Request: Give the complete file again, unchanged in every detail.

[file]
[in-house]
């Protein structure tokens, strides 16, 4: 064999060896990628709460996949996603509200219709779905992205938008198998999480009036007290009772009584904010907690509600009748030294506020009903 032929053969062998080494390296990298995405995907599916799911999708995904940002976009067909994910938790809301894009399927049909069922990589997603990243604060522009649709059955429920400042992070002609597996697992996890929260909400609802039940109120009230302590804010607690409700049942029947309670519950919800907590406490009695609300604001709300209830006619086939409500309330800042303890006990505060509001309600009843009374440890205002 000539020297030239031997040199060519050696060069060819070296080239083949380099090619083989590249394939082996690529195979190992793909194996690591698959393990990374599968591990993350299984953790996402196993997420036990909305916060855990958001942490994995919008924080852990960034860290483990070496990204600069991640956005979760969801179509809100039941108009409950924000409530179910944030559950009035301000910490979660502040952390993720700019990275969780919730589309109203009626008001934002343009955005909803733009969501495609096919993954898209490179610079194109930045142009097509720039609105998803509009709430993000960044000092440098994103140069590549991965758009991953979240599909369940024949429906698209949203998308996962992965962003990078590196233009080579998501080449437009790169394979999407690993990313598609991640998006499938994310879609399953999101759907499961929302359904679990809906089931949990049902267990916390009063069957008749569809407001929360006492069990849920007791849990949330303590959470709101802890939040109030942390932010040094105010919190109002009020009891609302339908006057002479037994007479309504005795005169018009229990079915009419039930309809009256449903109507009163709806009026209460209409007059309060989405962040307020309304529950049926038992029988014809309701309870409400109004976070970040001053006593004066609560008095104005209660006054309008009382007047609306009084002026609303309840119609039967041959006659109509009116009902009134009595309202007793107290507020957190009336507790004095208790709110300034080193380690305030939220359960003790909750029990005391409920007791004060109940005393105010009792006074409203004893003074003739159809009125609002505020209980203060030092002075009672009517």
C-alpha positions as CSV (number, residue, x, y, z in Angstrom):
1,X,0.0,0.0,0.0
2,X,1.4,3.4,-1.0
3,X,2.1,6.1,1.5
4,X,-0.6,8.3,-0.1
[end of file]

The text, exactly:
[in-house]
């Protein structure tokens, strides 16, 4: 064999060896990628709460996949996603509200219709779905992205938008198998999480009036007290009772009584904010907690509600009748030294506020009903 032929053969062998080494390296990298995405995907599916799911999708995904940002976009067909994910938790809301894009399927049909069922990589997603990243604060522009649709059955429920400042992070002609597996697992996890929260909400609802039940109120009230302590804010607690409700049942029947309670519950919800907590406490009695609300604001709300209830006619086939409500309330800042303890006990505060509001309600009843009374440890205002 000539020297030239031997040199060519050696060069060819070296080239083949380099090619083989590249394939082996690529195979190992793909194996690591698959393990990374599968591990993350299984953790996402196993997420036990909305916060855990958001942490994995919008924080852990960034860290483990070496990204600069991640956005979760969801179509809100039941108009409950924000409530179910944030559950009035301000910490979660502040952390993720700019990275969780919730589309109203009626008001934002343009955005909803733009969501495609096919993954898209490179610079194109930045142009097509720039609105998803509009709430993000960044000092440098994103140069590549991965758009991953979240599909369940024949429906698209949203998308996962992965962003990078590196233009080579998501080449437009790169394979999407690993990313598609991640998006499938994310879609399953999101759907499961929302359904679990809906089931949990049902267990916390009063069957008749569809407001929360006492069990849920007791849990949330303590959470709101802890939040109030942390932010040094105010919190109002009020009891609302339908006057002479037994007479309504005795005169018009229990079915009419039930309809009256449903109507009163709806009026209460209409007059309060989405962040307020309304529950049926038992029988014809309701309870409400109004976070970040001053006593004066609560008095104005209660006054309008009382007047609306009084002026609303309840119609039967041959006659109509009116009902009134009595309202007793107290507020957190009336507790004095208790709110300034080193380690305030939220359960003790909750029990005391409920007791004060109940005393105010009792006074409203004893003074003739159809009125609002505020209980203060030092002075009672009517």
C-alpha positions as CSV (number, residue, x, y, z in Angstrom):
1,X,0.0,0.0,0.0
2,X,1.4,3.4,-1.0
3,X,2.1,6.1,1.5
4,X,-0.6,8.3,-0.1